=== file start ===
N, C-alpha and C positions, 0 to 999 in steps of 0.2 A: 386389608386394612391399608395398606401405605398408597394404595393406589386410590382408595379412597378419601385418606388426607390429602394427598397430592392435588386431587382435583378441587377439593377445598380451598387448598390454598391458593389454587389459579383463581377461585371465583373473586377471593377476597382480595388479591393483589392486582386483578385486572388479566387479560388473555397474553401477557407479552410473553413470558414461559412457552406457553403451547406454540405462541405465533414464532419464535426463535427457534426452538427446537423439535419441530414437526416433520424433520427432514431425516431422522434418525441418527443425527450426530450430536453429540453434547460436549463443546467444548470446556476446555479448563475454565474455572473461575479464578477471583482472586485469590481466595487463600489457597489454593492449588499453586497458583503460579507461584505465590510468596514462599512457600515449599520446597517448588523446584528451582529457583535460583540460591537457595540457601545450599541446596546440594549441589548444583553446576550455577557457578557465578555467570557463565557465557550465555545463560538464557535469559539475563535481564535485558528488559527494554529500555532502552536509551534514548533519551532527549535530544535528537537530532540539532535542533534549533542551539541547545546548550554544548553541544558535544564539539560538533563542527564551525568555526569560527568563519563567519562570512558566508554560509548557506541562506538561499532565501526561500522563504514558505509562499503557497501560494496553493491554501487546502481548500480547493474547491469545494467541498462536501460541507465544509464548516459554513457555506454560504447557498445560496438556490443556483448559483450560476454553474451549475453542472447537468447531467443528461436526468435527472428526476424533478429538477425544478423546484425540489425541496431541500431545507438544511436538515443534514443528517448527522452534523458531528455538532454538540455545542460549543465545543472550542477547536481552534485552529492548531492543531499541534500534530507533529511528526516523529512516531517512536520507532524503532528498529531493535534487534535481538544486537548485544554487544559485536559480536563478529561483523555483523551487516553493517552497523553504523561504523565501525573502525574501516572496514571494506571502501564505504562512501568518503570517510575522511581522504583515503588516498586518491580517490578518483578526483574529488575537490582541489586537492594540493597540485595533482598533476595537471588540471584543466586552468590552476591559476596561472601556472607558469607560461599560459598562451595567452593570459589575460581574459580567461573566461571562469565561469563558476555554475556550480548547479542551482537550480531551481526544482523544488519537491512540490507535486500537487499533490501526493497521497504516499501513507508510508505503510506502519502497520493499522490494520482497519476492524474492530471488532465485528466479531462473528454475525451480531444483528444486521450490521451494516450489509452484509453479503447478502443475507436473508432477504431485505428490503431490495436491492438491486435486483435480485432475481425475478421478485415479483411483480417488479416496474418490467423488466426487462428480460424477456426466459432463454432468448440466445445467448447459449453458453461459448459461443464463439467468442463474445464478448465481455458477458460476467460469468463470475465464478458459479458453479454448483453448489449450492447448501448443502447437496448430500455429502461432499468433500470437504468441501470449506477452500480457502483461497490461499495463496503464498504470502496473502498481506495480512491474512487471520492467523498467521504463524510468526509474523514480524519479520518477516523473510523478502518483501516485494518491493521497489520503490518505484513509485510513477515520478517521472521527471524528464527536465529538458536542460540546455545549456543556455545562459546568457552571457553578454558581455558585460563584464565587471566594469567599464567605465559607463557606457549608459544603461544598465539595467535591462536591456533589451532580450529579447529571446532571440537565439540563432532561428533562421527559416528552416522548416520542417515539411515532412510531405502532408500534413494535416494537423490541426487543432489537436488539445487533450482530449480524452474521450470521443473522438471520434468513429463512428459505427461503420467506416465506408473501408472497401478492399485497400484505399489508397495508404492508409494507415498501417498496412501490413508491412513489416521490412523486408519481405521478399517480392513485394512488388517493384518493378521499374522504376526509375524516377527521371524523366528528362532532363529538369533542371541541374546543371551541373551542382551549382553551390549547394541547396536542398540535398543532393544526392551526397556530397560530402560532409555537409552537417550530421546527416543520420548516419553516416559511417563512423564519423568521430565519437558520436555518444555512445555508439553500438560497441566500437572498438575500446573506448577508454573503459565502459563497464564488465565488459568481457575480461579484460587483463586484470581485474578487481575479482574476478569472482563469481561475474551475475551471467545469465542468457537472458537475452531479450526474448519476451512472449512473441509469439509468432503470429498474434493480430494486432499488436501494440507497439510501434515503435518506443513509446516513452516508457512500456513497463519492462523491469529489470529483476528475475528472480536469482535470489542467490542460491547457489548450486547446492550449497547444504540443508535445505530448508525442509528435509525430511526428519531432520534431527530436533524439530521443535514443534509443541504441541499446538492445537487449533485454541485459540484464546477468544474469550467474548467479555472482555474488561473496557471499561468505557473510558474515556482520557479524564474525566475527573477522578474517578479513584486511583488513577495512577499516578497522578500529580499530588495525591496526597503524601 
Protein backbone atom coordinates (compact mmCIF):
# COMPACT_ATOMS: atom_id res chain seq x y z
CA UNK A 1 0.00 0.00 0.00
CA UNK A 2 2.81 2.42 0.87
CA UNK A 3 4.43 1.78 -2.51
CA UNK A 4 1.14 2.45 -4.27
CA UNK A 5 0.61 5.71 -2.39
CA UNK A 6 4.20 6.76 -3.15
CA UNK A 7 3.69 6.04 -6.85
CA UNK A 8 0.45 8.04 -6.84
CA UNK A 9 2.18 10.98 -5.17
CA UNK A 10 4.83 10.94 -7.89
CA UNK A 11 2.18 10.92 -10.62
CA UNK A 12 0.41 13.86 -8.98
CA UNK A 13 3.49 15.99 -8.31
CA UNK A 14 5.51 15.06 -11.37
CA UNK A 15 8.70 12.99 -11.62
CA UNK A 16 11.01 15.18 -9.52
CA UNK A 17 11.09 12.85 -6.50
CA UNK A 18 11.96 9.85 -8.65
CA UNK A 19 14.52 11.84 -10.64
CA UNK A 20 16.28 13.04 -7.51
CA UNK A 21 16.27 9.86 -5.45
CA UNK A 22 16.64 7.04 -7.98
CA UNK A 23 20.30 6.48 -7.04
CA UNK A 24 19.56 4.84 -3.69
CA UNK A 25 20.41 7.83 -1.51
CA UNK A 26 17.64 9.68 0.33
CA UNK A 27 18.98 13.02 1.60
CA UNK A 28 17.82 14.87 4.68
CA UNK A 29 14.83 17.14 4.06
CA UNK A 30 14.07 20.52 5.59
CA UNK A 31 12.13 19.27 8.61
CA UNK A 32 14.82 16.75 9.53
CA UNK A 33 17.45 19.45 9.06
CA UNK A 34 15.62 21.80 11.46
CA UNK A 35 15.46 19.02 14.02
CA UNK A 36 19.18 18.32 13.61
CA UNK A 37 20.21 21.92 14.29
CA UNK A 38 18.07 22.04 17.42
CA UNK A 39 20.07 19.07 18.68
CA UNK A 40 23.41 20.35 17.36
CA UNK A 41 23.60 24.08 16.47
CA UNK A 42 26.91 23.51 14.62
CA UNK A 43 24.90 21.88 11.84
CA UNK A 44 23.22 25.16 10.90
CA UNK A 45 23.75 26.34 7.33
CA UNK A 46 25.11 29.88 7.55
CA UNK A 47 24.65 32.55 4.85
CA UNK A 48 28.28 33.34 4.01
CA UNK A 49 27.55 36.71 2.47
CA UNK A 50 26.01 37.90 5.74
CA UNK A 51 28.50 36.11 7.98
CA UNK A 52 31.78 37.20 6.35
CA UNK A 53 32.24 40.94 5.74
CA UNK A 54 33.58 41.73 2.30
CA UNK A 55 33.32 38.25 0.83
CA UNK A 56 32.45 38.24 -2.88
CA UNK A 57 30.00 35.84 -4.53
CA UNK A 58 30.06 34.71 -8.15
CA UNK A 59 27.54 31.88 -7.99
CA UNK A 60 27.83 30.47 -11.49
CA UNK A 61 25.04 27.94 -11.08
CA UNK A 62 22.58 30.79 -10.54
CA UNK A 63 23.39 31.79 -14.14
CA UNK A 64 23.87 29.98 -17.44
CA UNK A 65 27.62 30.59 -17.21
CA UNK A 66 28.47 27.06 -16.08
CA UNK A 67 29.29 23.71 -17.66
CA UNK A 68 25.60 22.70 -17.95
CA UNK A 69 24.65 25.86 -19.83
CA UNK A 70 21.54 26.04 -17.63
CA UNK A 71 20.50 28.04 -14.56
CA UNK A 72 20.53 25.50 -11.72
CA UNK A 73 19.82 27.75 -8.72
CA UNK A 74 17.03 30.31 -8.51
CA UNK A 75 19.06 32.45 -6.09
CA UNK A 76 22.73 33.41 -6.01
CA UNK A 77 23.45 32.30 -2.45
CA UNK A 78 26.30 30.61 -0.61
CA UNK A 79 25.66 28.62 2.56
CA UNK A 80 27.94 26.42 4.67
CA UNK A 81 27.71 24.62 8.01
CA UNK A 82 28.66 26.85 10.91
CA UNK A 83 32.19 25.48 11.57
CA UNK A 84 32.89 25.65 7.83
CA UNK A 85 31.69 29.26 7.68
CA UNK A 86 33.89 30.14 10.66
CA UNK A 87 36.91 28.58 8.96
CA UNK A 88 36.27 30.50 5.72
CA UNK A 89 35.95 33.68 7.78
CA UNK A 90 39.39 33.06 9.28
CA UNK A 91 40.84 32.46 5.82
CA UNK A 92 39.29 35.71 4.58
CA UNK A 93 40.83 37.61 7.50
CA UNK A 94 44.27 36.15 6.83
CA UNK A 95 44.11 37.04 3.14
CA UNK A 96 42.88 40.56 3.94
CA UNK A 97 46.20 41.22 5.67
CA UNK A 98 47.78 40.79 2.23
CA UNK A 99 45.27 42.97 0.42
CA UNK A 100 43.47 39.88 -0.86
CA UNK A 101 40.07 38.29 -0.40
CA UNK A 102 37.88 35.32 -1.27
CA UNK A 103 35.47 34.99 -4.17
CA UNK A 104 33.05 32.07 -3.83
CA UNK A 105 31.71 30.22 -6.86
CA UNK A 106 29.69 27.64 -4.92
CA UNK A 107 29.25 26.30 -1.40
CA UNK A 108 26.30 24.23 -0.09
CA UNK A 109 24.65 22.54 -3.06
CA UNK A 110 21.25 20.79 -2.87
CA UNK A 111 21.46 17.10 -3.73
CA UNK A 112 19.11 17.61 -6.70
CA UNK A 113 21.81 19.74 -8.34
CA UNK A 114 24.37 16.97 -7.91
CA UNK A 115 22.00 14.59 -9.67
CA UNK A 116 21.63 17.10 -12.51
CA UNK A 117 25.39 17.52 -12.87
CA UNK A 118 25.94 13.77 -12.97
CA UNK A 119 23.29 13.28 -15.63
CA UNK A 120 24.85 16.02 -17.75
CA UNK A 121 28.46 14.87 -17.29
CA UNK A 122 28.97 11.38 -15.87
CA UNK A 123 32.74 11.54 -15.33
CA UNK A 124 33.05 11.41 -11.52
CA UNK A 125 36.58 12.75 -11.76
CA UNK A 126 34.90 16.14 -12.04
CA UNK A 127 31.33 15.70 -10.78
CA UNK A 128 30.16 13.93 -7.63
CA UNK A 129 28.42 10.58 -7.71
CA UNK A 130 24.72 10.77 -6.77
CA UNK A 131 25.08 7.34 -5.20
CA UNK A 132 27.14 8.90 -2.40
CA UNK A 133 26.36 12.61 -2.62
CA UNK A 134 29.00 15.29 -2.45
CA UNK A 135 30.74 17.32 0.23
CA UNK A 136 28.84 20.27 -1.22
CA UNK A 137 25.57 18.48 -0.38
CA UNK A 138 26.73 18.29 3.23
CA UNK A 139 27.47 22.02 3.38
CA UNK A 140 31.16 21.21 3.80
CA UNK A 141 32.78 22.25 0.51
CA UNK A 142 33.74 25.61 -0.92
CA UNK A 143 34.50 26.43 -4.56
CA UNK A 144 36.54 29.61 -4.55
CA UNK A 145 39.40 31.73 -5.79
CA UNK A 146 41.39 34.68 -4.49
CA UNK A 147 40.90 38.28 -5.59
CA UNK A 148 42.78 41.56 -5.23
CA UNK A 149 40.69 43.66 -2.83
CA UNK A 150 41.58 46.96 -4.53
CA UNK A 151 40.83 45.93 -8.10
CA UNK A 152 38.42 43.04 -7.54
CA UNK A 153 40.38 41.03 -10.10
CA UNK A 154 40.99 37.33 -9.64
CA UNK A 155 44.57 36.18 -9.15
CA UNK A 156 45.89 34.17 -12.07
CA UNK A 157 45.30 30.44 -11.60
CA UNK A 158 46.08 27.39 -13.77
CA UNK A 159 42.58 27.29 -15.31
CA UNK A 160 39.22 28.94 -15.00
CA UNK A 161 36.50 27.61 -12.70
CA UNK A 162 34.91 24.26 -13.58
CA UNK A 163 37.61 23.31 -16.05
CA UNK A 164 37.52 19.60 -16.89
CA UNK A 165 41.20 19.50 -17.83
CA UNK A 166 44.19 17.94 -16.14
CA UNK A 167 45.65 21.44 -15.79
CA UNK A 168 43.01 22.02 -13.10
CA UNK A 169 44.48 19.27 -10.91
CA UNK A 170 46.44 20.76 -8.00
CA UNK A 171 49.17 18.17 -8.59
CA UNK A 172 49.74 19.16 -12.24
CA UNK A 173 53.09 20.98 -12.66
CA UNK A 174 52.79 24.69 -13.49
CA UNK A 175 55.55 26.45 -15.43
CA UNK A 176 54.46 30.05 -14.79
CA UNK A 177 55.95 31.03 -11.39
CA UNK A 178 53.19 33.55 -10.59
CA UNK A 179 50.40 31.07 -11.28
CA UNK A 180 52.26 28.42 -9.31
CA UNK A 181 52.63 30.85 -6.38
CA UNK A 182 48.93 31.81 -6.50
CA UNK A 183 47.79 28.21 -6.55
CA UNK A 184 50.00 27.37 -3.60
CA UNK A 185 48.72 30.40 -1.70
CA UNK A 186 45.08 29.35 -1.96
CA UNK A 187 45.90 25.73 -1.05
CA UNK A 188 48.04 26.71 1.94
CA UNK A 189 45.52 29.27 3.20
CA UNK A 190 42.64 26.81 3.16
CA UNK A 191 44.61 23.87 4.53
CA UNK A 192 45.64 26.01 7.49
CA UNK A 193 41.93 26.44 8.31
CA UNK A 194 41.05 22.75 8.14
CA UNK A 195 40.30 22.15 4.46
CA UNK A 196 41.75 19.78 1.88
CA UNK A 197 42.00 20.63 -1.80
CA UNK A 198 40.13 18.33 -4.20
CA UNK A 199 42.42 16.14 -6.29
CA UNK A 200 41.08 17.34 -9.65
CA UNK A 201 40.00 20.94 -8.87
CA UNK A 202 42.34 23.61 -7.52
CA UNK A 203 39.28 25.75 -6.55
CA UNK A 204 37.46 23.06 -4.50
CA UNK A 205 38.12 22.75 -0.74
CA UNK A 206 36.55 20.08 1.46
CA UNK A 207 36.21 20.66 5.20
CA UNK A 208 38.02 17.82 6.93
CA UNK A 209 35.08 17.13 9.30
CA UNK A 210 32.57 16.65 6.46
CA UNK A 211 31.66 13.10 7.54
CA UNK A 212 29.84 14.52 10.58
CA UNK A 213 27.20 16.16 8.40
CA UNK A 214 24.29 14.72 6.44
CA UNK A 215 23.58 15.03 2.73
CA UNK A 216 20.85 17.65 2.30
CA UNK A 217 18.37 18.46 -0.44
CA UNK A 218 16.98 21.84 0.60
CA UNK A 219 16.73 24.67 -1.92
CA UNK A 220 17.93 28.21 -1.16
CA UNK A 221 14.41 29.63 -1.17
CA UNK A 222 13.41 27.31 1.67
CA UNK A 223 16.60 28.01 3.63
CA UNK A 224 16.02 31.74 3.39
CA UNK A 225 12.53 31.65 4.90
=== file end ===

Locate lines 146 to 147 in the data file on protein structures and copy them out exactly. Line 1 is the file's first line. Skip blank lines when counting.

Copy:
CA UNK A 143 34.50 26.43 -4.56
CA UNK A 144 36.54 29.61 -4.55